Everyone is talking these days about how the millennial generation will impact the workforce in the years to come. According to Nielsen, the 77 million millennials in the United States today, ranging from age 18 to age 36, comprise 24 percent of the population (on par with the baby boomers) and are the most educated generation in history. Several studies of millennials discovered consistent career goals regardless of industry or profession: a flexible work culture, leveraged use of technology, transparency and participation in decisionmaking and socially responsible business practices.
Furthermore, as the baby boomer generation begins to retire, the dynamics within family owned businesses will dramatically change. The next generation entering the work force often doesn’t have in-depth knowledge and expertise about the family business, or business practices in general, which typically leads to a transition period between retirement of the baby boomer and the millennial generation taking over the day-to-day running of the business. Discuss the following key items with your clients to bridge the gap between experienced family members and the next generation, so that the family legacy and business are protected.
Just as with all other employees within a business, family members should have defined roles and responsibilities and be held accountable for their actions. Additionally, family members shouldn’t necessarily be involved in all aspects of the business; their responsibilities should be limited to the department that they’re working in and their role within that department. If a family member is working in the marketing department, for example, he shouldn’t be involved with decisions being made in the accounting or information technology departments. Limiting his role can be especially challenging when a family member is also an owner of the company and feels that he has the right to be involved in all aspects of the company, despite having no knowledge of what’s occurring in other departments. Boundaries should be established and everyone’s roles should be clearly defined so that each person knows exactly what his responsibilities are and how he’ll be held accountable. This could include referring to employee manuals or job descriptions used for that particular role relative to how an unrelated employee would perform his duties. Expectations and guidelines should be outlined in advance and discussed with the family member, as your client would do with a new employee.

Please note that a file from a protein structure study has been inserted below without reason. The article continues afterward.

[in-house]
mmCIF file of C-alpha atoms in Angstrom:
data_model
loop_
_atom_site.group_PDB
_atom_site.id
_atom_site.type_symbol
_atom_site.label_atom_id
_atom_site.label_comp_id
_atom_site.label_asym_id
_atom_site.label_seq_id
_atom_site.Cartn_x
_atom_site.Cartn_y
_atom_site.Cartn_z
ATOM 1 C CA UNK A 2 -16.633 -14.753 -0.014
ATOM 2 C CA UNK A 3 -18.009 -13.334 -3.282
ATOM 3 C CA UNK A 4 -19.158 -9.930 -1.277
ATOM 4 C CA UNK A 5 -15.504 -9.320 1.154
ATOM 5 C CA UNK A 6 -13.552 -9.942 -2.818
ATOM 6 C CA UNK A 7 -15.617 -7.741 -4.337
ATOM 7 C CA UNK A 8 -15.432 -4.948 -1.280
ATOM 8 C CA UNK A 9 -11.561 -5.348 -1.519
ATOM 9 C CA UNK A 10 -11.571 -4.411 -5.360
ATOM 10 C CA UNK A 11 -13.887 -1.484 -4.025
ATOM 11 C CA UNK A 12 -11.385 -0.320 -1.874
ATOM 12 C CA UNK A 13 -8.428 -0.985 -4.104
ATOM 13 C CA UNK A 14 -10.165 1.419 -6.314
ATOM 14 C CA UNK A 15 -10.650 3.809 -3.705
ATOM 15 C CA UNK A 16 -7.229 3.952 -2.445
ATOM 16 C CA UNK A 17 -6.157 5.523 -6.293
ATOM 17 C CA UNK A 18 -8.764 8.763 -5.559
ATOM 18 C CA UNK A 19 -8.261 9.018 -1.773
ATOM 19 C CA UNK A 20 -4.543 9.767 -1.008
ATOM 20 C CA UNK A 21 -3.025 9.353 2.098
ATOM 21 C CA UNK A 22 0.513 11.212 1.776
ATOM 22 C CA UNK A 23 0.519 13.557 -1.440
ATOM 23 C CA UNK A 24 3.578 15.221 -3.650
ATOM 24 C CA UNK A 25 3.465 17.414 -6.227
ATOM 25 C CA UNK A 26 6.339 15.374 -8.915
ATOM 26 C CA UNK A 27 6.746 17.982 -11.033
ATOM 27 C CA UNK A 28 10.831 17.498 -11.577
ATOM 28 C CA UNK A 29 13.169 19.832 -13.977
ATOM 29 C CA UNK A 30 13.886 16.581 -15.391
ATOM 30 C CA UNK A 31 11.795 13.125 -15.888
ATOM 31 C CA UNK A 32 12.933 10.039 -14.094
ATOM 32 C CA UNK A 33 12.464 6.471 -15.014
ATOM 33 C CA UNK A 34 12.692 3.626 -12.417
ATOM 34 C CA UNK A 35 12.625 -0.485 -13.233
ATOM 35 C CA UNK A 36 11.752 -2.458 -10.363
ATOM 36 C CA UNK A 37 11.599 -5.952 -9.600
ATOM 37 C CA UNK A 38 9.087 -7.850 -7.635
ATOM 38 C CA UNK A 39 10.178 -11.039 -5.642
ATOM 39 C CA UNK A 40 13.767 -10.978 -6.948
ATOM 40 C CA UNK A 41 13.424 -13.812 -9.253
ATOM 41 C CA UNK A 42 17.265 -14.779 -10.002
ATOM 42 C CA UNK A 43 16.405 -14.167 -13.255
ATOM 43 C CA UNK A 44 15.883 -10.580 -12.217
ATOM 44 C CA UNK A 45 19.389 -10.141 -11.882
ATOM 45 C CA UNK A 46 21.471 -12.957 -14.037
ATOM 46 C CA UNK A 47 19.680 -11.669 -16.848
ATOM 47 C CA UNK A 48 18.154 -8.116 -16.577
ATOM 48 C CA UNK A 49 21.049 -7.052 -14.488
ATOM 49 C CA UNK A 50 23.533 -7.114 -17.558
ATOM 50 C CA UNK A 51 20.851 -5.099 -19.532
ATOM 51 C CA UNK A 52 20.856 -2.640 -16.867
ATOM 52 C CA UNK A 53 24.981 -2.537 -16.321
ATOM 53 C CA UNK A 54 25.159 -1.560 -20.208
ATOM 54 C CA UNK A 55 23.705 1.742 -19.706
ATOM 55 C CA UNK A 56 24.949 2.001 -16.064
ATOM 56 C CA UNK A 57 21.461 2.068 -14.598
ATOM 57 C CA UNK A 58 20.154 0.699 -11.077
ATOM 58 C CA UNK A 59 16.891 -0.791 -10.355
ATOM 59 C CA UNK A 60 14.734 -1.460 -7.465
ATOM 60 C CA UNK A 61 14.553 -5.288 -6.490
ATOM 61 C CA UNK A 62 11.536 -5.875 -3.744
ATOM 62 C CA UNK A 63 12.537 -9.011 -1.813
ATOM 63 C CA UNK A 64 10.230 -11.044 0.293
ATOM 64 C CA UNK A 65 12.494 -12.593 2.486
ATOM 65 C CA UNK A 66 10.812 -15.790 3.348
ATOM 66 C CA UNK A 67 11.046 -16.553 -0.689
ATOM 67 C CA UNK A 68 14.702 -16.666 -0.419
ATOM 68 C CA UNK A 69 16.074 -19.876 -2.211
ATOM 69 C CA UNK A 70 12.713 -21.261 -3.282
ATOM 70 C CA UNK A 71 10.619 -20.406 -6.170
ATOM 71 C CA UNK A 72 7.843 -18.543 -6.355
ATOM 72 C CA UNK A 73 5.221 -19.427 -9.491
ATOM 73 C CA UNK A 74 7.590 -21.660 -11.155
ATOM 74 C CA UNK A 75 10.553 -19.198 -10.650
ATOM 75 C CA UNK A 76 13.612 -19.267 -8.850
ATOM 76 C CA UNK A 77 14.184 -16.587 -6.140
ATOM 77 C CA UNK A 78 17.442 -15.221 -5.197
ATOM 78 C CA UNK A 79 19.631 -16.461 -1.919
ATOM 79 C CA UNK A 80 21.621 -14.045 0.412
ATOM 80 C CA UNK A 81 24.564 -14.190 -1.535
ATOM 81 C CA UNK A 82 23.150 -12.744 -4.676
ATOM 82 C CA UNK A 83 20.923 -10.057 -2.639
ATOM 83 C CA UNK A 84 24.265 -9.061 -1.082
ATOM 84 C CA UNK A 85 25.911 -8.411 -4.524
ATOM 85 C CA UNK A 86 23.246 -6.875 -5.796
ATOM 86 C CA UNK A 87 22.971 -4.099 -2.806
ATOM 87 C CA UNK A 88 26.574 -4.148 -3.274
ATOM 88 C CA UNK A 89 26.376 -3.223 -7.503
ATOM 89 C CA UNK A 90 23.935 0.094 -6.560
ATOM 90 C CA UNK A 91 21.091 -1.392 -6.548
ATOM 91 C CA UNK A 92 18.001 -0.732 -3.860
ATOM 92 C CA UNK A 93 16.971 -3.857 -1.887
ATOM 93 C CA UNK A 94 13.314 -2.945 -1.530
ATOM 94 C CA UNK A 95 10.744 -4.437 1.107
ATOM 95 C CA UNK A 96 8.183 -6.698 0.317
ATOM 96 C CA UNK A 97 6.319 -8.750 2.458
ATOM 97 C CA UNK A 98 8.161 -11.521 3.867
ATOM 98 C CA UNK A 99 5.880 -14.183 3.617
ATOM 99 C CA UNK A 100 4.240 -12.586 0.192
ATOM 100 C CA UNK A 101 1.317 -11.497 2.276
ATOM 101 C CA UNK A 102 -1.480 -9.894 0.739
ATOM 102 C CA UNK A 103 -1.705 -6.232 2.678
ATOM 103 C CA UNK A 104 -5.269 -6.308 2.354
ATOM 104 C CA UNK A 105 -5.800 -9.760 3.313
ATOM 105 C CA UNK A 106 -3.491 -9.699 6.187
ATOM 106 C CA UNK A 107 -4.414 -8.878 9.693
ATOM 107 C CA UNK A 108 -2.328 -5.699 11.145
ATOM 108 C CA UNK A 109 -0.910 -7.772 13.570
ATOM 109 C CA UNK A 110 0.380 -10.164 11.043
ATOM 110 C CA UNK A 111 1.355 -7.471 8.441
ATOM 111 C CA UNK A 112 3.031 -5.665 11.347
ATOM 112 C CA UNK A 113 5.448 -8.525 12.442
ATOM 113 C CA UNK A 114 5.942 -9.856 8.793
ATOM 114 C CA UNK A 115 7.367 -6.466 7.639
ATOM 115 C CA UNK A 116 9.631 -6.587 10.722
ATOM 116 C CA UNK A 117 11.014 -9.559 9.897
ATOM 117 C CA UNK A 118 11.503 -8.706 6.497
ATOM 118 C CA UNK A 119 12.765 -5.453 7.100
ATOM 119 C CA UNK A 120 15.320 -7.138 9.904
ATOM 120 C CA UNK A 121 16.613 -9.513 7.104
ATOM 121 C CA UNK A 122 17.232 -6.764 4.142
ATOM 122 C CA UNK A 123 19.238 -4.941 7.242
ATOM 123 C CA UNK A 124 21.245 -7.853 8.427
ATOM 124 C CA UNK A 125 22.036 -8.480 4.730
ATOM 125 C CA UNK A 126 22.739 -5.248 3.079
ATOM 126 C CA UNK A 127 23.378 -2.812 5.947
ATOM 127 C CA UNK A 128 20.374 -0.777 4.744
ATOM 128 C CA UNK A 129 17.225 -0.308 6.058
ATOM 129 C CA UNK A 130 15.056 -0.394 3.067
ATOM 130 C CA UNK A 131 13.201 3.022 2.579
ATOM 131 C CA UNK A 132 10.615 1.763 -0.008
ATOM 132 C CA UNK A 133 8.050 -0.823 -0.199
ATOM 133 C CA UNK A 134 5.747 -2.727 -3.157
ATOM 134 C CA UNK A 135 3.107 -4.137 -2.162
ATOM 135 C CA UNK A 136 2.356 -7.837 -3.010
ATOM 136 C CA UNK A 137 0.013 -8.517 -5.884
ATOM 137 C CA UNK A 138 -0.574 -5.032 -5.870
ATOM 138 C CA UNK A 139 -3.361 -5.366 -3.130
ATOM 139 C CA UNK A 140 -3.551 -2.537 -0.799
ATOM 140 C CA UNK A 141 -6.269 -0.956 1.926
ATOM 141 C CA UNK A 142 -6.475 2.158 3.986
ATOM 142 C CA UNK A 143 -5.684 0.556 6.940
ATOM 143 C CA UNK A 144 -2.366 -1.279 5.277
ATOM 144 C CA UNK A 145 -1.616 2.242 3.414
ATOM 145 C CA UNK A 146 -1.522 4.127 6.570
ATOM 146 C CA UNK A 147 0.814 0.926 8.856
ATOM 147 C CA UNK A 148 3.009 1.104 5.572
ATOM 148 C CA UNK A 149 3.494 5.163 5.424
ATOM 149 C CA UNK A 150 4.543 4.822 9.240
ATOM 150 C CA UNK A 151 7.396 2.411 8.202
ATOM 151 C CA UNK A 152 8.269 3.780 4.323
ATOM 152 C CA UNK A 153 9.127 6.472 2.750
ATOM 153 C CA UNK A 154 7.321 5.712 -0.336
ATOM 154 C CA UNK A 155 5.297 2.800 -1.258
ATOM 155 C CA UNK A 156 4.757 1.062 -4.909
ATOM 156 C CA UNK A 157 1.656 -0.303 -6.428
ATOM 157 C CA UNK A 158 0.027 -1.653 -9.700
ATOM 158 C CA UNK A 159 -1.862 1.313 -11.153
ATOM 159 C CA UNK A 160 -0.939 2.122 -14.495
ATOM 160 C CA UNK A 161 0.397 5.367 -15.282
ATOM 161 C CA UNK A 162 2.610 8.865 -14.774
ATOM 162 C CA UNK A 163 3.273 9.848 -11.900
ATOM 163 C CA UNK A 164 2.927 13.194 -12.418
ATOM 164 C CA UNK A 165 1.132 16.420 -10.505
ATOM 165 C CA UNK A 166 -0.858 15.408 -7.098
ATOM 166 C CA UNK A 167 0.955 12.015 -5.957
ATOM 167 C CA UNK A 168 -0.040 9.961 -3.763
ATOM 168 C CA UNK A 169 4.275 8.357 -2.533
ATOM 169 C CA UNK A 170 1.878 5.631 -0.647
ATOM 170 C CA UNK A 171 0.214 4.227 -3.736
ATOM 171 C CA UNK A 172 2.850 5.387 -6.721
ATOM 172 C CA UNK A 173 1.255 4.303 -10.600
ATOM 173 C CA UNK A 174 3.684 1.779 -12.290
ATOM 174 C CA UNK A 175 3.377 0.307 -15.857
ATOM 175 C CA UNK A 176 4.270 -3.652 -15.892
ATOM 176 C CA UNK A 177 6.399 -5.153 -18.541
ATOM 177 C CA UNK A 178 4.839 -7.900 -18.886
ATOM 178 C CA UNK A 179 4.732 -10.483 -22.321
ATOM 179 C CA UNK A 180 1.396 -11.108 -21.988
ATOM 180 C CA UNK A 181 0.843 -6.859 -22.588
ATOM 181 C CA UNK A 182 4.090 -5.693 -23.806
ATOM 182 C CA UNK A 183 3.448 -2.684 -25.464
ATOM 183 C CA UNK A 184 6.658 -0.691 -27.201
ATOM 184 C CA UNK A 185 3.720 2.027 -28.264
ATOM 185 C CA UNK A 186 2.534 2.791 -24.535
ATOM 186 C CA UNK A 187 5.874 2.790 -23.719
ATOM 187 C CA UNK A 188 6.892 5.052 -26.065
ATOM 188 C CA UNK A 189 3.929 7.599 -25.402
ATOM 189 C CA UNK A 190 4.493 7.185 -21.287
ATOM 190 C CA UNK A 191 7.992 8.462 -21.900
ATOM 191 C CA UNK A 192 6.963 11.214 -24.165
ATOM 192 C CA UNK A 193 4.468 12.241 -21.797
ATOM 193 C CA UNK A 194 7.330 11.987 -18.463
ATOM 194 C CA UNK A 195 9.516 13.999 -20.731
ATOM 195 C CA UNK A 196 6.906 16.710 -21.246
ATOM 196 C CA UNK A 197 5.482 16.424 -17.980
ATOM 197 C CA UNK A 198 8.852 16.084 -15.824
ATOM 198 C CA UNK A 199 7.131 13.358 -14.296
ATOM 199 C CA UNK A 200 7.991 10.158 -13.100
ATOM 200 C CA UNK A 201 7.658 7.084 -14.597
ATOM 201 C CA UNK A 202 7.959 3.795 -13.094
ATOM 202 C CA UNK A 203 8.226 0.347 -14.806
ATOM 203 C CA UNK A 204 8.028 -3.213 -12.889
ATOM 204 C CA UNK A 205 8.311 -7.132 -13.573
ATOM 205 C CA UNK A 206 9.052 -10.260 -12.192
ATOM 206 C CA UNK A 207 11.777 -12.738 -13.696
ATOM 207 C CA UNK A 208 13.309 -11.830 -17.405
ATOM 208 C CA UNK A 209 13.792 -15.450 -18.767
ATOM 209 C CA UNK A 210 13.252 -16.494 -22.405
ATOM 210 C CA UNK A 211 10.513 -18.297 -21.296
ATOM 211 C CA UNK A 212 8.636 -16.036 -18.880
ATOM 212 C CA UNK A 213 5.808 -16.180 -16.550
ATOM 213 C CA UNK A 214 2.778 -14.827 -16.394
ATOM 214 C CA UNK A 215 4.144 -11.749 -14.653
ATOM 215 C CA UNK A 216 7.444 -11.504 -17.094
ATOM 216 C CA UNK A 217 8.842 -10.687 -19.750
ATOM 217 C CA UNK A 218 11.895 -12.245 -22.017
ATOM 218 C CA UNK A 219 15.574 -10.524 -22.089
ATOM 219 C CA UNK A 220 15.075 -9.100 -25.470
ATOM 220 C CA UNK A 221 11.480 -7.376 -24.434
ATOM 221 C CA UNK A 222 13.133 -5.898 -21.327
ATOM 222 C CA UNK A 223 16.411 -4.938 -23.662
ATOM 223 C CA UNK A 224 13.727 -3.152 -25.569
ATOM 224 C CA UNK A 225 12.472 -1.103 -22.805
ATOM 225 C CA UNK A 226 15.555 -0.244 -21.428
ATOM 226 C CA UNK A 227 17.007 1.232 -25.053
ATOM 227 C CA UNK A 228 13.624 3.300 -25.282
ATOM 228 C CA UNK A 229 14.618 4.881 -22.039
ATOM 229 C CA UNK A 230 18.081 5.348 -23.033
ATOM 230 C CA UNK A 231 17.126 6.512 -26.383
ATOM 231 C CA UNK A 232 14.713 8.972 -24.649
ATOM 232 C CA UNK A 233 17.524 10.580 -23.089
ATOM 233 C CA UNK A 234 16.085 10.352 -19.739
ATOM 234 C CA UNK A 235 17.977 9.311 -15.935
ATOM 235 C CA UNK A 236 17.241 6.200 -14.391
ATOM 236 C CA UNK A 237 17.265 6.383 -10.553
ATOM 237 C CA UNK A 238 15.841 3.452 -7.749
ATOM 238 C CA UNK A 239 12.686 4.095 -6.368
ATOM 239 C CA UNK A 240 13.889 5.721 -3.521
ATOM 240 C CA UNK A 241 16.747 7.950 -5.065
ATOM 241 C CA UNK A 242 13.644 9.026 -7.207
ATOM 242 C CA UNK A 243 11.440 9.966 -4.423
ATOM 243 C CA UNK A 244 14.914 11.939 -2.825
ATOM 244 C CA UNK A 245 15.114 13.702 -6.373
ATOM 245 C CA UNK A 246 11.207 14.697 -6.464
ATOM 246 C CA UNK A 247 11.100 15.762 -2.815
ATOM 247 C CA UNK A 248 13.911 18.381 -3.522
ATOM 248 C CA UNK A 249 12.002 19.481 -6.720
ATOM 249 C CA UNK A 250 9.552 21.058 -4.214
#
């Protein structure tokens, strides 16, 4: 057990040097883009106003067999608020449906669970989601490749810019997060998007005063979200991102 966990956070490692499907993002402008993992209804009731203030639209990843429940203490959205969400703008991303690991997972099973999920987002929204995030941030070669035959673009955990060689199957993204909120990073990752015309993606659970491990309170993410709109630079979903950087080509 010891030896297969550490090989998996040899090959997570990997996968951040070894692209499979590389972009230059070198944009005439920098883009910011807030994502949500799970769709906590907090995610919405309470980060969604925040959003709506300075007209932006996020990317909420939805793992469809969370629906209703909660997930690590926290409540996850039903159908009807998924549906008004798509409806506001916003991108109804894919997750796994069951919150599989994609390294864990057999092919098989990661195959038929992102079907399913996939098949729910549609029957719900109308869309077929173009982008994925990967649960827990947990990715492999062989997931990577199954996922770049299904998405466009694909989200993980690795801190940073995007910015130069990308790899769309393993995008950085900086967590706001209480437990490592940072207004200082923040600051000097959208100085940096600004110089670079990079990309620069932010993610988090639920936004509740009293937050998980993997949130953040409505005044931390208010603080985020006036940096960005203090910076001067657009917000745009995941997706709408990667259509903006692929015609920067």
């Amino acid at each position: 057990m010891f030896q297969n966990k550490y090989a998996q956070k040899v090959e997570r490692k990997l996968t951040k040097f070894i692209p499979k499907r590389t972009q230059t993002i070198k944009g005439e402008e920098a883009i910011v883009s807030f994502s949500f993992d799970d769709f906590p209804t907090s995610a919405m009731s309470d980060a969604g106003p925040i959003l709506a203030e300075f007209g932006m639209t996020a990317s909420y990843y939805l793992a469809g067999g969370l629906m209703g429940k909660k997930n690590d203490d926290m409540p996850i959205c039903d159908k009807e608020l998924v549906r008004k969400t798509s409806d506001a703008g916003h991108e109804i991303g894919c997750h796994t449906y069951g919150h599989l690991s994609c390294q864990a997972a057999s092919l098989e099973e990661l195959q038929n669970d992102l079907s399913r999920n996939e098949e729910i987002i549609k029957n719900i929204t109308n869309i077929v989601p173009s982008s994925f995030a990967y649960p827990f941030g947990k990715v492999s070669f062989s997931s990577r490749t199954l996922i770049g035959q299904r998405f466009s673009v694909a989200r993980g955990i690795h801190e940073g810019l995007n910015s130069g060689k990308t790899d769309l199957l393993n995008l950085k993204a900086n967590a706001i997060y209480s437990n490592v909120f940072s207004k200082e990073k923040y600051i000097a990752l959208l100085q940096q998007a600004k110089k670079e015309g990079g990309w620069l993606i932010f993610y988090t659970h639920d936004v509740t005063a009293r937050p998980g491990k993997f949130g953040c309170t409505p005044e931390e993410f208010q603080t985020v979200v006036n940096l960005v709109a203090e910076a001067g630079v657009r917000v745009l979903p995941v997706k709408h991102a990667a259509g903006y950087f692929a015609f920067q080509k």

When someone from the millennial generation graduates from college, he often assumes that he’ll join the family business and immediately step into a management position, because his family owns the company. The older generation should consider requiring the younger generation to gain work experience at other companies within the industry prior to joining the family business. This will help them build the necessary knowledge and experience to perform in a senior position. Not only does this motivate the younger generation to work harder to prove that they’re deserving of a position within the company, but also, it prevents conflict within the company from employees who believe that the family member doesn’t deserve the position that he’s in. Once a family member has met the requirements that are set out for him by the older generation, the position that he’s given should be in a department applicable to his experience. For example, someone who doesn’t have an accounting degree shouldn’t be given the position of controller. Additionally, the family member should be paid the going market rate for the position he has – his pay rate shouldn’t be higher due to the family factor.
In many family businesses, it’s common for only family members to sit on the board of directors. As the younger generation becomes more involved with the business, their viewpoints on what direction the company should take can differ greatly from those of the older generation, which can cause friction. Advise your client’s family members to consider creating an advisory board that’s comprised of third parties who are familiar with the business (for example, attorneys and bankers) and who can provide expertise and an outside opinion - not only on contentious areas between the generations, but also on potential directions for the company that otherwise might not have been considered.
In addition to having a third party advisory board, family businesses should consider documenting how a dispute among family members will be resolved - whether through a vote or mediation.
For information on how to create a smooth transition of the family business, see “Succession Planning for Family Businesses.”
Jennifer Biundo is CPA at WeiserMazars LLP.